It came out of nowhere.
We were in a nice neighborhood where this is not supposed to happen. So much of the day had gone well and without any disruptions. Why should anything have changed?
My friend Morriah and I took Sophie on a walk through a Highlands Ranch neighborhood, an area south of Denver. I had already taken Sophie to a state park that day where she ran free in the enormous off-leash dog area. All I really wanted to do was catch up with my pal whom I hadn’t seen in over a month, and we thought a quick walk would be fine and uneventful.
We deliberately avoided reactive dogs on our walk and plotted a route around them, giving everyone a wide berth.
But everything changed as we turned a corner and wound up in front of a house that had three dogs in the driveway: one was tethered. The other two were not. The one with the tether, a Great Dane, lunged at us and barked as soon as he saw us. I moved Sophie into the street where one of the untethered dogs, a female boxer, followed us. She attacked Sophie and the ugliness began.
The owner ran over to us and with Morriah’s help, we pulled the two dogs apart. Appearing sincerely upset, he apologized and said that this “never, ever happened before.” I could see that the dogs honestly had been trained as once he regained control of them, and they obeyed his “stay” command and did not leave his lawn as he and I exchanged information.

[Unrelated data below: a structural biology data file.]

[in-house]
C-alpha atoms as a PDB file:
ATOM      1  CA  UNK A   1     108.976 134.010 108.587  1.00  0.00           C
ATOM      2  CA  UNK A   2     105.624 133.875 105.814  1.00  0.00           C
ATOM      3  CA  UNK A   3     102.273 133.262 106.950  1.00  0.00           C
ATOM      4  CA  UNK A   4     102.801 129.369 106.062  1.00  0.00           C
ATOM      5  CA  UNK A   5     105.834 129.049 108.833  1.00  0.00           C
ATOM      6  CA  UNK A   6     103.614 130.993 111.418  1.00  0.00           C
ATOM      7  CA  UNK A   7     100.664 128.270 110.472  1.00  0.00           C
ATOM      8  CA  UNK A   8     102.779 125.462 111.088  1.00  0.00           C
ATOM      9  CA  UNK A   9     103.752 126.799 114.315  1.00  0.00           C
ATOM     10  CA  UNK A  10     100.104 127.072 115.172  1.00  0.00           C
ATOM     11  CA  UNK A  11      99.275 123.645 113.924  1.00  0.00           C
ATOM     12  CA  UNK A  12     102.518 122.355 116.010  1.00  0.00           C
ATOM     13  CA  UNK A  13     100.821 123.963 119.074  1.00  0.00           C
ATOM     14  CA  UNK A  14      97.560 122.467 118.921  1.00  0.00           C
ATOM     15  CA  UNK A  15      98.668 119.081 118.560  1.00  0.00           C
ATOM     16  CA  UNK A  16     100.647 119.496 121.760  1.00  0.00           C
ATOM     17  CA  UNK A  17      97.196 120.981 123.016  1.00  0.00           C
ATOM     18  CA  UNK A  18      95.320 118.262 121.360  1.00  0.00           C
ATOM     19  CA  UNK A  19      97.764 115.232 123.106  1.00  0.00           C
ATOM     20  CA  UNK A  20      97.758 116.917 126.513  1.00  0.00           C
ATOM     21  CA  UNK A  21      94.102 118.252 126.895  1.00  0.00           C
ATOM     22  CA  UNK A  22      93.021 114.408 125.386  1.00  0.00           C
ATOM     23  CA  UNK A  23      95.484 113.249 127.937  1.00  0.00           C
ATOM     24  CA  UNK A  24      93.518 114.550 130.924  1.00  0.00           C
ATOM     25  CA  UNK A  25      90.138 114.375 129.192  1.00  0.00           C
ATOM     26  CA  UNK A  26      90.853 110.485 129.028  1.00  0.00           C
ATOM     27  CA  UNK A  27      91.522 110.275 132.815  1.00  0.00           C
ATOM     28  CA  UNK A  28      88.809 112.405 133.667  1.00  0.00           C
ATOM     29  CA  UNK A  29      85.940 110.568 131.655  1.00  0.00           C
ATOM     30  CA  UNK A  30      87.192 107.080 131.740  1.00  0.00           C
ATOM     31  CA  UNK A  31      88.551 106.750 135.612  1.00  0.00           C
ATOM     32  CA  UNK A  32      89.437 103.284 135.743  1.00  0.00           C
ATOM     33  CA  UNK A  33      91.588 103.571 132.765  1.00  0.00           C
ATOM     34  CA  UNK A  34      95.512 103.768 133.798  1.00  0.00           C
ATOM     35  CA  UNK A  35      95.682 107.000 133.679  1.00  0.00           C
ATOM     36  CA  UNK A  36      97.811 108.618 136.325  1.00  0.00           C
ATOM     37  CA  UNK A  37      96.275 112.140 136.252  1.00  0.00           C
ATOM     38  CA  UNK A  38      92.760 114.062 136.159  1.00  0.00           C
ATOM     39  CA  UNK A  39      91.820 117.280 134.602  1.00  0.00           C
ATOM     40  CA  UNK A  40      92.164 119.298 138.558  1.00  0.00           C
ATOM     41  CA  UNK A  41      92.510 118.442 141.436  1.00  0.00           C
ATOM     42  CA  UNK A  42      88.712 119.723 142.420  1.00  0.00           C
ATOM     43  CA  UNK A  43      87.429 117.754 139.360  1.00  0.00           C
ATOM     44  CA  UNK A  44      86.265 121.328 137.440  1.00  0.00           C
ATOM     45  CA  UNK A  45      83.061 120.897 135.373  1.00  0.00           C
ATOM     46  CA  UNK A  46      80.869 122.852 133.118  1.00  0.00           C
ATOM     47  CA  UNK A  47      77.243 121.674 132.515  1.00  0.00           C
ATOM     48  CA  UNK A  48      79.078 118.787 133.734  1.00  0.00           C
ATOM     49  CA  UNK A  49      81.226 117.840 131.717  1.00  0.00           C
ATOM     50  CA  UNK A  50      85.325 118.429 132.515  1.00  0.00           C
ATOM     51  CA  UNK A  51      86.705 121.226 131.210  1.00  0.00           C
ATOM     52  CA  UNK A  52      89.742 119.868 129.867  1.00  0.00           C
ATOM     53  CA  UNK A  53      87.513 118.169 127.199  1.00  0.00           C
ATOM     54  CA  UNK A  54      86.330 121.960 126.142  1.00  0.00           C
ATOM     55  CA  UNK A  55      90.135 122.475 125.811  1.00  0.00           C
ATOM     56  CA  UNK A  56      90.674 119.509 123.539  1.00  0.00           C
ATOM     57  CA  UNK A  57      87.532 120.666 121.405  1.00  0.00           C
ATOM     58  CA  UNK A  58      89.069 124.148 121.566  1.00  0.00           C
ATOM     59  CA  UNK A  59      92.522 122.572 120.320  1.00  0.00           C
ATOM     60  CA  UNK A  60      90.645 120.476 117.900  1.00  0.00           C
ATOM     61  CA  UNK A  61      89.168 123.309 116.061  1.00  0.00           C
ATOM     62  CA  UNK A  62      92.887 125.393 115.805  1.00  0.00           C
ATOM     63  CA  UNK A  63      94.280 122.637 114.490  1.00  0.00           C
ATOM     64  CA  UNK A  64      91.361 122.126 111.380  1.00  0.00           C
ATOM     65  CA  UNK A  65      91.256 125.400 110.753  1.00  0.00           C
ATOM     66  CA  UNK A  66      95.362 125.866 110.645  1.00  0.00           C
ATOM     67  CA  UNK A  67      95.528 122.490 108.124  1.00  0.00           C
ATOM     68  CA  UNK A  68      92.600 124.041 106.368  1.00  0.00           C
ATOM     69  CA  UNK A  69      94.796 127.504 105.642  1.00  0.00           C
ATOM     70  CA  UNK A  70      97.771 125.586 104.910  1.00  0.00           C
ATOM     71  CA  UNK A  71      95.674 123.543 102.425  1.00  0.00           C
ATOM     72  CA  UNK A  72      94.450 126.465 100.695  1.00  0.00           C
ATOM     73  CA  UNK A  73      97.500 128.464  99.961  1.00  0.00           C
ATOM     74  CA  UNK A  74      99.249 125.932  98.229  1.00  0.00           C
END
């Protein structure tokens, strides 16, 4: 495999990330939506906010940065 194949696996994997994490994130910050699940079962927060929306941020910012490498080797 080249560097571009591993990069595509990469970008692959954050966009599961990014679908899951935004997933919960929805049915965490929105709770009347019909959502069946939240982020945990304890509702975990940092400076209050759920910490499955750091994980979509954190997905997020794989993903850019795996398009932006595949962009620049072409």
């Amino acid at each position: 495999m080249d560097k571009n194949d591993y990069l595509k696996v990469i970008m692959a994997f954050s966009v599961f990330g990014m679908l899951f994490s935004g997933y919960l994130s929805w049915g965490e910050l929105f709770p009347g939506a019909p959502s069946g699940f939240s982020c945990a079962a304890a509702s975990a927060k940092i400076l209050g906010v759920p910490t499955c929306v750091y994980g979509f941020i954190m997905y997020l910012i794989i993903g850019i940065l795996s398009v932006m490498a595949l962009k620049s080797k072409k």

Despite this never, ever happening in the past, it had happened on this day, The fight occurred in under ten seconds, and Sophie was injured as a result. Fortunately, the owner of the other dog was present and took full responsibility – that’s huge and much appreciated. At the same time, despite having well-trained dogs, the unthinkable still became our reality.
One of the problems was that the Great Dane was not his dog. He’d been pet-sitting for a neighbor. That threw off the pack dynamics a bit. Would the boxers have gone after us if the Dane hadn’t been there? It’s hard to know. But I do know that this dog became immediately riled up when he saw us and attempted to come after us, making the boxer think we were a significant threat.